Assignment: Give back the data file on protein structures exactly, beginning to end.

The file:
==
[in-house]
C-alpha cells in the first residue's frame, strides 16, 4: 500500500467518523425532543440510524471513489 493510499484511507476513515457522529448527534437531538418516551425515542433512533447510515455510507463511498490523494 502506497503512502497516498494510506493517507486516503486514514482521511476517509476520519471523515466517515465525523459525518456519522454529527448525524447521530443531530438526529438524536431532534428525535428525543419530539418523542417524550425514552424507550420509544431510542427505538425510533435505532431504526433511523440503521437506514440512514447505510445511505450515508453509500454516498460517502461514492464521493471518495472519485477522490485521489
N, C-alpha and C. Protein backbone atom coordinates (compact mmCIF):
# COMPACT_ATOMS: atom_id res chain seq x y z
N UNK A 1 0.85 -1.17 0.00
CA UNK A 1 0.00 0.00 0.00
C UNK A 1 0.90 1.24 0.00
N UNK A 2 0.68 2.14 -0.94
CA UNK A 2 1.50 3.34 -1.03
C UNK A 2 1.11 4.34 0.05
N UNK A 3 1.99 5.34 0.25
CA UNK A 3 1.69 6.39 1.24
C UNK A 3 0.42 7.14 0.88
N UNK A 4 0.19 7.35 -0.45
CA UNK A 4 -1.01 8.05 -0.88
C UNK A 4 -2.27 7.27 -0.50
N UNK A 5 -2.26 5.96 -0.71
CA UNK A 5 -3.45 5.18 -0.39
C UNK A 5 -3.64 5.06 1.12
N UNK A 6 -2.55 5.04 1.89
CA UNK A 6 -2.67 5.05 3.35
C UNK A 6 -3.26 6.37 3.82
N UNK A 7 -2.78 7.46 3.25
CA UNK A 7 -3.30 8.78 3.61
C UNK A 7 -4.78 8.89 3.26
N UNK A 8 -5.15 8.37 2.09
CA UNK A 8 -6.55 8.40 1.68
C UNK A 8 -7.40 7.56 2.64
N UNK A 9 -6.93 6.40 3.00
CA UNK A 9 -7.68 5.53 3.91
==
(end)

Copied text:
[in-house]
C-alpha cells in the first residue's frame, strides 16, 4: 500500500467518523425532543440510524471513489 493510499484511507476513515457522529448527534437531538418516551425515542433512533447510515455510507463511498490523494 502506497503512502497516498494510506493517507486516503486514514482521511476517509476520519471523515466517515465525523459525518456519522454529527448525524447521530443531530438526529438524536431532534428525535428525543419530539418523542417524550425514552424507550420509544431510542427505538425510533435505532431504526433511523440503521437506514440512514447505510445511505450515508453509500454516498460517502461514492464521493471518495472519485477522490485521489
N, C-alpha and C. Protein backbone atom coordinates (compact mmCIF):
# COMPACT_ATOMS: atom_id res chain seq x y z
N UNK A 1 0.85 -1.17 0.00
CA UNK A 1 0.00 0.00 0.00
C UNK A 1 0.90 1.24 0.00
N UNK A 2 0.68 2.14 -0.94
CA UNK A 2 1.50 3.34 -1.03
C UNK A 2 1.11 4.34 0.05
N UNK A 3 1.99 5.34 0.25
CA UNK A 3 1.69 6.39 1.24
C UNK A 3 0.42 7.14 0.88
N UNK A 4 0.19 7.35 -0.45
CA UNK A 4 -1.01 8.05 -0.88
C UNK A 4 -2.27 7.27 -0.50
N UNK A 5 -2.26 5.96 -0.71
CA UNK A 5 -3.45 5.18 -0.39
C UNK A 5 -3.64 5.06 1.12
N UNK A 6 -2.55 5.04 1.89
CA UNK A 6 -2.67 5.05 3.35
C UNK A 6 -3.26 6.37 3.82
N UNK A 7 -2.78 7.46 3.25
CA UNK A 7 -3.30 8.78 3.61
C UNK A 7 -4.78 8.89 3.26
N UNK A 8 -5.15 8.37 2.09
CA UNK A 8 -6.55 8.40 1.68
C UNK A 8 -7.40 7.56 2.64
N UNK A 9 -6.93 6.40 3.00
CA UNK A 9 -7.68 5.53 3.91